Massachusetts Daily Collegian

A free and responsible press serving the UMass community since 1890

A free and responsible press serving the UMass community since 1890

Massachusetts Daily Collegian

A free and responsible press serving the UMass community since 1890

Massachusetts Daily Collegian

Letter: In defense of student journalists

Commenters should turn their thoughts into columns
Collegian File Photo

Last Wednesday, the Massachusetts Daily Collegian published a column entitled “We need more masculinity in our lives” – a conservative take on the new wave of criticism toward toxic masculinity. As a columnist and avid reader of the Collegian, I scrolled to the online comments after reading the article for myself, curious to see what other readers had to say. My findings surprisingly disappointed me; while there were plenty of commenters who expressed thoughtful and inquisitive doubts, there was a plethora of readers who instantly dismissed the conservative article. Many blamed the Collegian for publishing this writer’s opinion, others taking a harsh stance against the difference in opinion between this column and the majority of others published in the Collegian.

A semester of writing behind me, I am now used to the harsh criticism I often face in the comments section. Journalists in all capacities must understand that their writing will, and should, be challenged often. However, there is a clear difference between disagreeing with the content of an article and dismissing it because it differs from your own opinion. What surprised me the most in the comment section of this article was the fact that people were so quick to chastise the Collegian because it published a different viewpoint than the decided norm at the University of Massachusetts. While I personally disagree with the opinion in this particular column, I appreciate that the Collegian welcomes all opinions and grants a platform to any student who wishes to make their voice heard. As our campus is home to 21,969 undergraduate students, we should not expect everyone to hold the same views. We can try to educate or persuade one another, but dismissal is not an option. Diverse viewpoints pave the way for meaningful conversations that can build bridges, instead of dividing us farther apart.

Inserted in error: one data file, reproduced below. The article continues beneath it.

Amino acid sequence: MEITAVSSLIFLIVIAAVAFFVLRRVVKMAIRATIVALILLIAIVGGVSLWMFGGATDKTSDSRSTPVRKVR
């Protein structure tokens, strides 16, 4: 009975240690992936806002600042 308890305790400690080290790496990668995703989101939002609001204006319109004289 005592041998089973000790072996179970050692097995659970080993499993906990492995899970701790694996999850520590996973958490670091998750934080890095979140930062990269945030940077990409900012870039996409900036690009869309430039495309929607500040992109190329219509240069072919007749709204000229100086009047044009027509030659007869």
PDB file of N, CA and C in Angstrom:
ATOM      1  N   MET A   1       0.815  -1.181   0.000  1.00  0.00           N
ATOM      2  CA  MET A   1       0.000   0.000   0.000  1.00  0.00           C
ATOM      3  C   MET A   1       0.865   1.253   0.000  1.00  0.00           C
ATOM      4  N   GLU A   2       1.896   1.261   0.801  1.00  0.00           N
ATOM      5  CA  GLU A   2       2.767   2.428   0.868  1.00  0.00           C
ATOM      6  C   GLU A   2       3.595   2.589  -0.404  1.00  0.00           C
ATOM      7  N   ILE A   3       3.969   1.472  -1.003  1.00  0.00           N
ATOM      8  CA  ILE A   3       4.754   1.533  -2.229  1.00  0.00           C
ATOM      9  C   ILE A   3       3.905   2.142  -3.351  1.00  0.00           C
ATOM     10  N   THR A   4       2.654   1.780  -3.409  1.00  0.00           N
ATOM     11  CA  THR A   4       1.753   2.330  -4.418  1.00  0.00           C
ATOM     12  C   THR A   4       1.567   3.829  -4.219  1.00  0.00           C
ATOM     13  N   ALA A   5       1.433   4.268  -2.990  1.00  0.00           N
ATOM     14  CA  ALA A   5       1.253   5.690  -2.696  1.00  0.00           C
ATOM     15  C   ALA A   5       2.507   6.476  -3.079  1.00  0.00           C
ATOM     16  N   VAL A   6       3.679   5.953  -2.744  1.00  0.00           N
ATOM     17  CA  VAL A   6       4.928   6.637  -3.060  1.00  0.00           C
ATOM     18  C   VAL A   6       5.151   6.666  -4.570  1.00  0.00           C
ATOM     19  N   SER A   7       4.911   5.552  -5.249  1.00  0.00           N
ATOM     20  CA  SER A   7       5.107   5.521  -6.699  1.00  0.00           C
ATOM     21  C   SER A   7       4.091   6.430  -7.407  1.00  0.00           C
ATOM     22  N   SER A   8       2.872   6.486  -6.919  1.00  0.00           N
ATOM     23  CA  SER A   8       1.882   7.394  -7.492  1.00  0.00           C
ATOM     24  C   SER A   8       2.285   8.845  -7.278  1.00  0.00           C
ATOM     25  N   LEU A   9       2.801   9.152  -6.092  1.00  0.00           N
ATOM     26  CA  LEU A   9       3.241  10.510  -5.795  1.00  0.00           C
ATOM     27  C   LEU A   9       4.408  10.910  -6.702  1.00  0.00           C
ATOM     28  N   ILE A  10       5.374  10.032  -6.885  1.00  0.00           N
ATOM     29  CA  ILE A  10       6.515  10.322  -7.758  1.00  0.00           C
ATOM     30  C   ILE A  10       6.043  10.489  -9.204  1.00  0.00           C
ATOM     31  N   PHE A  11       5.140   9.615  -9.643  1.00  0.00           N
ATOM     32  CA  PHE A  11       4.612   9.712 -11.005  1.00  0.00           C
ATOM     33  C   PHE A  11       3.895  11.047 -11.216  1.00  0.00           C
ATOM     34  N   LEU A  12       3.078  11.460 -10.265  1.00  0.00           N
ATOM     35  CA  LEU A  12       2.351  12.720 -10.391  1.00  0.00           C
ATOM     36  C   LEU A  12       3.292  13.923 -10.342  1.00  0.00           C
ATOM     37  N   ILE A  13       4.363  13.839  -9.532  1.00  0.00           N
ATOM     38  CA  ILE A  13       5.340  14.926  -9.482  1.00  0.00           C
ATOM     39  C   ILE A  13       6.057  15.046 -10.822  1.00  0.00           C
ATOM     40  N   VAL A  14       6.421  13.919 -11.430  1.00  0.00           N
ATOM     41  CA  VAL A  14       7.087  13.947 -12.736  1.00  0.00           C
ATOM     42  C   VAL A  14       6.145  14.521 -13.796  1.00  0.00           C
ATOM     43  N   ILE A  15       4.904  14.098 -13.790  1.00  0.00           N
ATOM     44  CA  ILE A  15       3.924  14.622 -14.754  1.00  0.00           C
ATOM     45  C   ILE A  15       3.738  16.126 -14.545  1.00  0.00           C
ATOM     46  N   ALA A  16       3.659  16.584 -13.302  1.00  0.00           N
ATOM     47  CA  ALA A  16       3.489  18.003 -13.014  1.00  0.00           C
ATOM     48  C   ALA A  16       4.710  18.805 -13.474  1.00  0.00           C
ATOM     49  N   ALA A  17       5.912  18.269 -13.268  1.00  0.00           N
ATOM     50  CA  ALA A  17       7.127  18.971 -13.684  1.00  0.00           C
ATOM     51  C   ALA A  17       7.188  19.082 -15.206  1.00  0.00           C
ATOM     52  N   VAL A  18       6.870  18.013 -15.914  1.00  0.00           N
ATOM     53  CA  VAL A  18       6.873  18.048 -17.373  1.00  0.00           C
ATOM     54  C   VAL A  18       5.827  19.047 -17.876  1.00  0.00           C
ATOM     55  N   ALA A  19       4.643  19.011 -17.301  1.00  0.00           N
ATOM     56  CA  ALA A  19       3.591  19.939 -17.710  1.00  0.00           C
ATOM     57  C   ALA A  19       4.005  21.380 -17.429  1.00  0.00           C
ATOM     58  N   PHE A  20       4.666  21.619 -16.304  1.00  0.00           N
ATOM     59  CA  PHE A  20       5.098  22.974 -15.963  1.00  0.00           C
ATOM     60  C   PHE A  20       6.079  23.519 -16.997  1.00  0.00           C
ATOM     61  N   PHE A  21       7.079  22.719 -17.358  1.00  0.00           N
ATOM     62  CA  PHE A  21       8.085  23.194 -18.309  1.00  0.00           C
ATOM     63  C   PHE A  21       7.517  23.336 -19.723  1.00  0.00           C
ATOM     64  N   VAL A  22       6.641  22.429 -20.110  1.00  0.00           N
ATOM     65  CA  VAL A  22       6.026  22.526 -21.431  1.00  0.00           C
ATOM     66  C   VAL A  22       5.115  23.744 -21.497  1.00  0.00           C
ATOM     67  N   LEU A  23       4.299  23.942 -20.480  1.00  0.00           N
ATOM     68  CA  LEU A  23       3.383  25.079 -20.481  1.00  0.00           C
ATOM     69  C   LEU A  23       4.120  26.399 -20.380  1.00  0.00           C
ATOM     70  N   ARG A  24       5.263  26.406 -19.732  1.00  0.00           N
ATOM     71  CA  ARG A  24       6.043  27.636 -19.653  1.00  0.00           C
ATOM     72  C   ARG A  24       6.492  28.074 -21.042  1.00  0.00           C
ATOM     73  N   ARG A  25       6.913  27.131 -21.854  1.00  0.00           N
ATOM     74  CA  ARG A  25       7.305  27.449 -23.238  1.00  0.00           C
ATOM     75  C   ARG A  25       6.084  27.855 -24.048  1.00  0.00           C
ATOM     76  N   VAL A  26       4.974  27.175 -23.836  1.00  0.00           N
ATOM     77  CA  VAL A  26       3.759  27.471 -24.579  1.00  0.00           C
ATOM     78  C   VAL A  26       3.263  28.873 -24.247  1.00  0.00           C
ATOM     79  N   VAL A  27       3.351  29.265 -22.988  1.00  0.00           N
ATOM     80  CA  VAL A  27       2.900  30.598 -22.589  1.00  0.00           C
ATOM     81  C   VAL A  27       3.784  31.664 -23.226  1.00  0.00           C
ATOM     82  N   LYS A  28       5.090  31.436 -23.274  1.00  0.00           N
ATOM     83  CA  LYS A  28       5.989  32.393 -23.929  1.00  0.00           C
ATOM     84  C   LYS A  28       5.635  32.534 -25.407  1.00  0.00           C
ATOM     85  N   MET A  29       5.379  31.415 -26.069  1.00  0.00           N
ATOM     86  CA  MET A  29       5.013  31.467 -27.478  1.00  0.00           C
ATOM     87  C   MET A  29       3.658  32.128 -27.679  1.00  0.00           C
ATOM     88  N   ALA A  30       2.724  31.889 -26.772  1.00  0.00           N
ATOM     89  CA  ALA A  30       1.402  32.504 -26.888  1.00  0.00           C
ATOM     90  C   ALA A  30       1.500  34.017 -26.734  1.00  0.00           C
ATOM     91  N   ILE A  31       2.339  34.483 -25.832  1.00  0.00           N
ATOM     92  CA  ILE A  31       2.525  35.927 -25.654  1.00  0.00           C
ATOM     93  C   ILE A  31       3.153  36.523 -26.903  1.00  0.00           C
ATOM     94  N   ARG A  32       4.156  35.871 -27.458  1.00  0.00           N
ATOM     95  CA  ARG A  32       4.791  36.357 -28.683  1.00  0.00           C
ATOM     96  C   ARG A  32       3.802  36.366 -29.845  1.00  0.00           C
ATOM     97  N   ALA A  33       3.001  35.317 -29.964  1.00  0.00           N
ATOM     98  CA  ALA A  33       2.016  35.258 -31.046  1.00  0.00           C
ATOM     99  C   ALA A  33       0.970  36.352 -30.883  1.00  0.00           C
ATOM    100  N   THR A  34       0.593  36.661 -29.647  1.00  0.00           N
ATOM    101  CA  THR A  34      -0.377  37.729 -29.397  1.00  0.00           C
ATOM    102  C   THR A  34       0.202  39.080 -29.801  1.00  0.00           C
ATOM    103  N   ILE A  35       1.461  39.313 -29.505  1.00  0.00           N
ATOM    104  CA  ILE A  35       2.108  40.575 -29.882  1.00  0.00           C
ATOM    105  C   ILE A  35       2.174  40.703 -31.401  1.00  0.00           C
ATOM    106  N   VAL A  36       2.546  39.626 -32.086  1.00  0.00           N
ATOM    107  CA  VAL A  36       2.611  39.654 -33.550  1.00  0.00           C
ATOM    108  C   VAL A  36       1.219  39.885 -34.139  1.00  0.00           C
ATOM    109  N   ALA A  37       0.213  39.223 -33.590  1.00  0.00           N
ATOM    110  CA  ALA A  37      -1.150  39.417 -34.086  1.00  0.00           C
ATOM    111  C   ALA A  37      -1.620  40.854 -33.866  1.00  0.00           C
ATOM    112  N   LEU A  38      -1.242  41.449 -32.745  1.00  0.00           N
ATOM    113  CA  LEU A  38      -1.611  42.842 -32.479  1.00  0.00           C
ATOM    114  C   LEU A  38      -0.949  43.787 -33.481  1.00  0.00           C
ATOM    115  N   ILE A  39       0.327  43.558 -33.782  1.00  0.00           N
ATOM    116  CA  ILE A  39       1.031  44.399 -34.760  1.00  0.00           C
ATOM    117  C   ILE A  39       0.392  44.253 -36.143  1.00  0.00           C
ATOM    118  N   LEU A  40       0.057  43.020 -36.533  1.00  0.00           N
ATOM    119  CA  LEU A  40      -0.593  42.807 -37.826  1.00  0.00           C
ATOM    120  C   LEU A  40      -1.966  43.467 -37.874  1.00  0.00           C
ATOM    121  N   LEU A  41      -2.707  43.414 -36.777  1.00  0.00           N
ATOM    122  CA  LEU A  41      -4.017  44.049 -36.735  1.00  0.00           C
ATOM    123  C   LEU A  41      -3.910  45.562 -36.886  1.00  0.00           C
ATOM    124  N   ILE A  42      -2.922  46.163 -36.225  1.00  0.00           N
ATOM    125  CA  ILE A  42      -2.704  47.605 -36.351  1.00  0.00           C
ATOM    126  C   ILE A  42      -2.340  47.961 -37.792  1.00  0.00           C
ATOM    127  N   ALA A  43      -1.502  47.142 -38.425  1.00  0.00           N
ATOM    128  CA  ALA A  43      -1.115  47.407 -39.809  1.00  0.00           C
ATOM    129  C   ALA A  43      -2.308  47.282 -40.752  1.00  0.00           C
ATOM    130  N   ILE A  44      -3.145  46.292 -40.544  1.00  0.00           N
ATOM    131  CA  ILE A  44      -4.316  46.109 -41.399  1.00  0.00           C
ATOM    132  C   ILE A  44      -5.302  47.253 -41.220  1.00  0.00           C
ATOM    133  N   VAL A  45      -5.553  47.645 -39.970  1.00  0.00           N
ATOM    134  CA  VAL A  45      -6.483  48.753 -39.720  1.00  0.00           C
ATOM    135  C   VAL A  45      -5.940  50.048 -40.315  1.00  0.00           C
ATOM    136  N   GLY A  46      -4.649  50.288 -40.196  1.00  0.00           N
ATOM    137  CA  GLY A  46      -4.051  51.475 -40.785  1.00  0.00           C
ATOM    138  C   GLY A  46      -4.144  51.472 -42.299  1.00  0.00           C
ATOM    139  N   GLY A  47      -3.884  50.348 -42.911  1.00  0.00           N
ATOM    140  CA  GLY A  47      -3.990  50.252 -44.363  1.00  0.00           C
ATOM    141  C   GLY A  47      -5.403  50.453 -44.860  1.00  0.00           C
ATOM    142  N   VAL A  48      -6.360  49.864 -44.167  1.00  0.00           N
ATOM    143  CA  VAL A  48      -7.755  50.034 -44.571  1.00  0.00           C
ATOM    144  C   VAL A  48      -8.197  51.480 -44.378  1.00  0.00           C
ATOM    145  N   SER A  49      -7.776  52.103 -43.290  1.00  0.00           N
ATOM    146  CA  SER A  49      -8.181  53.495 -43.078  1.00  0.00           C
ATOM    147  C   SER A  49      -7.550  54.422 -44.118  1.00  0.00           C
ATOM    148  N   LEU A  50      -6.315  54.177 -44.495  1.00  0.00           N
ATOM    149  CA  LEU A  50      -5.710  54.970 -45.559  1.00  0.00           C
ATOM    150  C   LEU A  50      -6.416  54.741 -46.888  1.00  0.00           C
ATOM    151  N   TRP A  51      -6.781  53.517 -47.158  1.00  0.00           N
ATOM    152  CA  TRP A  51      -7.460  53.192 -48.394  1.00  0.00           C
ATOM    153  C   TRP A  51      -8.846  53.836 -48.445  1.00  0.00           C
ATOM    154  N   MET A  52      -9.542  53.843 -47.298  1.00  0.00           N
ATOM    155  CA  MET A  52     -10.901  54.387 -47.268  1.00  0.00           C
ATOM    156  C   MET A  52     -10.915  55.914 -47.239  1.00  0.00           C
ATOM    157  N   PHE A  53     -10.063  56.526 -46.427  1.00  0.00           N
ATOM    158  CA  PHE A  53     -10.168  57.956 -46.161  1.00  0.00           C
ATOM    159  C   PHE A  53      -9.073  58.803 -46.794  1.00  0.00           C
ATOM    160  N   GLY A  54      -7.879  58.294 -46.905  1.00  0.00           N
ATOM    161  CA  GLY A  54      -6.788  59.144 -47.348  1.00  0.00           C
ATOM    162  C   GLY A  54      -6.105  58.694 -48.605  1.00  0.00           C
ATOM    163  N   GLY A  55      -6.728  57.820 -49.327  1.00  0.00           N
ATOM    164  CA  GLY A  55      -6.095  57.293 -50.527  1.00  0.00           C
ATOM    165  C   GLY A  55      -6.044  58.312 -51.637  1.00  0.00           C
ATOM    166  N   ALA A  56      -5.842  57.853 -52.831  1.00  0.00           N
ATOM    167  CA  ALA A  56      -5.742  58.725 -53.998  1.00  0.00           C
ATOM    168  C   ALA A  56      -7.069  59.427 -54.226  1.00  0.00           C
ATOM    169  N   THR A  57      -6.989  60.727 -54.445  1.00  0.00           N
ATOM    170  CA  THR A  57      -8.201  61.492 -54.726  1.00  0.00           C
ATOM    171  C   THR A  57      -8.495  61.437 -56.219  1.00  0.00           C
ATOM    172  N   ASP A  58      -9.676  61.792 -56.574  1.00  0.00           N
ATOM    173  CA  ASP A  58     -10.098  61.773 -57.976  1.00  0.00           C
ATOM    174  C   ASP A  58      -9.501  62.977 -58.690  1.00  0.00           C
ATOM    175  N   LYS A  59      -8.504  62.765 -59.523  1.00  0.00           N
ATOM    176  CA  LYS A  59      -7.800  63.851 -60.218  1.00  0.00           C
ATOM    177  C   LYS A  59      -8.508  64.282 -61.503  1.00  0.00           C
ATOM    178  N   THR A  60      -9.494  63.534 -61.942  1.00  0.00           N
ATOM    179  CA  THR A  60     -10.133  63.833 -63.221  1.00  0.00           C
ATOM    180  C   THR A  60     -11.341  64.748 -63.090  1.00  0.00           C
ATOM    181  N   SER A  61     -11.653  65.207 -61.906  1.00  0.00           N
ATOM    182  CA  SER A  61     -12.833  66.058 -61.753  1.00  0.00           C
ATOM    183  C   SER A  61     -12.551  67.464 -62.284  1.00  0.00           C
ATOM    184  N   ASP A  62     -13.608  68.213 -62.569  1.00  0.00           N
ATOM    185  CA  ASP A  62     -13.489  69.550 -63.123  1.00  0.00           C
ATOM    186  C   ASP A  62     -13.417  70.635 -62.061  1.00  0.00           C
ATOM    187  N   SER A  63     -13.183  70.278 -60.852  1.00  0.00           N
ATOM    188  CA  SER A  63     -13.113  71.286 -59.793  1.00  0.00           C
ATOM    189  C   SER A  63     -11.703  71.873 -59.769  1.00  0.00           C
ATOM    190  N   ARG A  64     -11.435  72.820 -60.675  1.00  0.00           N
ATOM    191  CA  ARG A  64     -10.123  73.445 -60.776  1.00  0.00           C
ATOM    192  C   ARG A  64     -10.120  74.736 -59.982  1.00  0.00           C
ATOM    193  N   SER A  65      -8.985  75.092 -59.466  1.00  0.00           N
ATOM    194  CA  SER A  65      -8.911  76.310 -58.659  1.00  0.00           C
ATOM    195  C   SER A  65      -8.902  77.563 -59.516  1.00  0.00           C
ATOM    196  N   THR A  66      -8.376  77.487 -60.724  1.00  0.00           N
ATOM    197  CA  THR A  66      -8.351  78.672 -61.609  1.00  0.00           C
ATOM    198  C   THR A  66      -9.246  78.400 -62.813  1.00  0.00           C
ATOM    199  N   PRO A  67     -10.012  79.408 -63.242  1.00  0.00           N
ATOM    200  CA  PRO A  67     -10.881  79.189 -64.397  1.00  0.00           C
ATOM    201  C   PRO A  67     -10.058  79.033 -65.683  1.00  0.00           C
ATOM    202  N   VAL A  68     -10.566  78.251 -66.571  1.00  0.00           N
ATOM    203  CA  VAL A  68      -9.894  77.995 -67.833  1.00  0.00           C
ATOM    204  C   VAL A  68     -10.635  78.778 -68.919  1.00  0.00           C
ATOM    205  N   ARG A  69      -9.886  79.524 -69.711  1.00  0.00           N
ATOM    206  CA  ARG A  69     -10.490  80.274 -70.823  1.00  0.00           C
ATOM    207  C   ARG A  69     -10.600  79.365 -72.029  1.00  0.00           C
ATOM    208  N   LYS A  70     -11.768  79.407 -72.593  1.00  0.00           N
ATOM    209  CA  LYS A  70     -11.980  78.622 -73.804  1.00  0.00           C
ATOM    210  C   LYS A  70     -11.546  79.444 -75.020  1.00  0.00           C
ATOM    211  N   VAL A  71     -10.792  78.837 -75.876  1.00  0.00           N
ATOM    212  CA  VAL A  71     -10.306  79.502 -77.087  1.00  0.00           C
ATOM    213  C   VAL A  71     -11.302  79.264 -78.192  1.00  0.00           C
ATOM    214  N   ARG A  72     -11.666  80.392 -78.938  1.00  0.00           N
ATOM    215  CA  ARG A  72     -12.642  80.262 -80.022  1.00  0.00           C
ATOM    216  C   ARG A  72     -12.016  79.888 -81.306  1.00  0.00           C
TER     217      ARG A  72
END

A common misconception is that the opinions expressed in the Collegian’s weekly columns reflect those of the newspaper itself. On the contrary, columnist’s opinions are strictly their own. Each Wednesday we meet, pitch our ideas, offer feedback to one another and then write our articles by Sunday at noon. Anyone is free to write, and editors are there to support writers, offer constructive criticism and make sure all articles have been proofread and published on time. I see a lot of comments, particularly on my own articles, claiming that the Collegian is pushing the “liberal agenda.” I would like to reiterate that the Collegian has no agenda other than to grant student journalists a platform and cover happenings around our campus. If it seems that the number of conservative columns pale in comparison to the liberal-leaning ones, this merely reflects the makeup of those who have shown interest in writing for the newspaper.

After the time and research that goes into writing a column, it can be frustrating when commenters so narrow-mindedly dismiss our work. Sometimes I feel as though those commenting have not even read my article, but instead saw the liberal-leaning title and chose to write their own article in the comment section, solely based on their preconceived notions of whatever the topic may be. Other times, readers will comment purely to disagree, most likely to stir up controversy or for their own entertainment. On last week’s masculinity column, some commenters agreed with the conservative stance, but criticized the columnist for even addressing the topic in the first place, as if responding to a pertinent, current debate is a sign of weakness. When I write my own column, I hope for meaningful discussions that will allow for everyone’s opinions to be heard. I do not intend, or hope, for everyone to agree with me, but I do hope that readers will give my opinion thought before mindlessly dismissing it.

I am positive that someone down in the comments will find a way to disagree with what I have written. That is perfectly fine. But before you start furiously typing away on your keyboard, just know that the Collegian Op/Ed section meets at 5:30 p.m. on Wednesday nights in the Collegian office and if you have any opinion at all, we would love to have you.

Emma Garber is a Collegian columnist and can be reached at [email protected].

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  • S

    Stephanie HigginsFeb 13, 2019 at 7:45 pm

    This sounds like venting, which is fine. Write long enough and criticism starts looking more like a learning moment (or a display of dismissible fanatics) than an all-encompassing attack. What makes writing brave, as you’ve alluded to at the end of this with your invite, is being ready for public writing to enter public discourse.

  • N

    NITZAKHONFeb 13, 2019 at 12:01 pm

    Well said.

    The problem is, as I see it, the Left – in particular – brooks no dissent.

    Family members shun family members, and people on the Left break ties far more readily than those on the Right. Friendships end, with the same trend.

    The Shunning